All posts tagged Burzum

Quorthon with Bathory, circa 1988.

Quorthon with Bathory, circa 1988.

By Jennifer Elizabeth Rose (Social/Cultural Writer and Music/Arts Historian)

After Trad/Doom and NWOBHM really laid down their roots, some sub-genres began to form in the 80’s. Most commonly brought to mind are death and thrash metal but it was with the term “Black Metal” that British band Venom gave us which helped form a more descriptive concept of what was to happen next.

Some of the early bands which really helped shape Venom’s new term/sound were Hellhammer and Celtic Frost (Swiss) and especially, Bathory (Swedish) With this arsenal of influences, new bands were then inspired, namely in the Scandinavian lands into the 90’s and the infamous Norwegian Black Metal movement came about including MayhemEmperorDarkthroneImmortal and controversial to this day, Burzum. These are the most pivotal in the phenomenon which in turn inspired the rest of the world to turn to black metal and then begat scenes throughout Europe and America, though usually they still had the predominant aforementioned death or thrash overtones. (Death SSMercyful FateBlasphemyMorbid Angel, SabbatRootMaster’s Hammer and Rotting Christ are prime examples.)

Since it is arguable among some passionate fans who is really the first Black Metal band, (many say Venom since they coined the term) it is perhaps most reasonable to mention the aforementioned bands first, from the region that fostered it to its “blackest.” And to examine why this occurred. Though in fact, many artists are/were nihilists or misanthropic at worst, satanic references abound in black metal lyrics, themes and supposed activities.

Aside from the infamous murders, suicides and church burnings, it is interesting to note that Quorthon, lead singer and lyricist of Bathory, a hallmark black metal band, eventually swore off these so-called satanic themes which came to originally define Black Metal and its lyrical content. And it was around this time (in the 90’s) when he rediscovered Viking and Norse mythologies and from then on embraced his country’s Pagan roots which led to the rise of yet another sub genre, Viking metal. Was he put off by his brethren’s behaviors? Did he truly have a deep experience with Norse paganism? It is difficult to say, but oddly even though it would seem that he as a leader in black metal his statements were taken out of context and other artists would go on to burn churches and do away with anything that was seemingly not of Scandinavian roots.

This is officially when Black and Viking Metal were divided in two… Oddly with Quorthon as a king of both realms.

However, also at this time, within the second wave of black metal artists who were already long standing and still performing had to contend with additional contemporaries such as Enslaved and Carpathian Forest who went on to embrace even more extreme theatrics. But it was Norwegian act, Gorgoroth, that became the ultimate visual culmination of the genre and seemed to outdo even their predecessors. It would seem that there was nothing left to do but get back to the music.

Up to this point black metal was typically under produced, lo fi and somewhat hard to come by – especially in other countries. Therefore, the performances, the shows, complete with corpse paint and hell fire was what grabbed fans. By the 2000’s, however artists such as Dimmu Borgir basically made Black Metal more of a “norm.” Interestingly enough, it was because of their theatrics. But with that they added symphonic elements to the music and really made it a more complicated genre which developed and that many finally had accessibility to. Such music was made more common perhaps because they adopted a more polished version of the sound. (As with many other types of music). It is not to say that such acts lack substance but rather that they simply put such music into a sort of limelight for many listeners, in their regions of the world and most notably into the ears of American teenagers who before maybe only knew of a few bands).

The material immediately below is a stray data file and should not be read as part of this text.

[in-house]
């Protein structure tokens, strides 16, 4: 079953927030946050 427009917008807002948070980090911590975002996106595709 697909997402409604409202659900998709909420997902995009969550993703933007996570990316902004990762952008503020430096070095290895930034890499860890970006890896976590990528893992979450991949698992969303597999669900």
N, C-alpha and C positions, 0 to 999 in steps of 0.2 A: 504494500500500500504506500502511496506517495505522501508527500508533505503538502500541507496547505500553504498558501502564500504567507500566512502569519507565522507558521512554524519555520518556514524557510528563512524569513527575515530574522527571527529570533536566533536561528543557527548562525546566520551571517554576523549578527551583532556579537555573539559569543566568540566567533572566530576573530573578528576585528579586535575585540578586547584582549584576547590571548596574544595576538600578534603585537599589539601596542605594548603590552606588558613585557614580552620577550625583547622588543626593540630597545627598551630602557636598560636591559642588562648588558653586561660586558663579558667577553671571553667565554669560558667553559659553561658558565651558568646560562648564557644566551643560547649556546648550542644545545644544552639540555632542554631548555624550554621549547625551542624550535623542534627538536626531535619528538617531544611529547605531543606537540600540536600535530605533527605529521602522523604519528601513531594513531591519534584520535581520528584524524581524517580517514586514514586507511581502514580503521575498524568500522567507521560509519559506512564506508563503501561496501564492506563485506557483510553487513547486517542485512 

While this was indeed influential, it in a way marked the end of Black Metal being the original Scandinavian phenomena that it was. And up to now other places in Europe developed more cohesive pockets of their own attempts at the genre. In France, there was a group know as Les Légions Noires which included artists: MütiilationVlad Tepes, Belketre and Torgeist. In neighboring Belgium, there were acts such as Ancient Rites which split a disc with the perhaps more well known, Enthroned. Bands emerged in the US such as Black Funeral and Judas Iscariot alongside any other metal genre. And still as always, back to metal’s birthplace, England with the most famous example of all these: Cradle of Filth.

A place that really put black metal back on the radar in one particular pocket is the Slavic lands. However, yet another subgenre would occur with their own interpretations of it, which would develop with the term blackened death metal and along with their own paganism, Slavic Metal. Stay tuned.

In addition to the some of the Black Metal classics that I chose for Picks of the Week, here is another list of picks for your consideration.

Interview with Bathory’s Quorthon

 BathoryEnter the Eternal Fire from Under the Sign of the Black Mark


 GorgorothOf Ice and Movement


BurzumFallen-Jeg Faller


Dimmu BorgirProgenies of the Great Apocalypse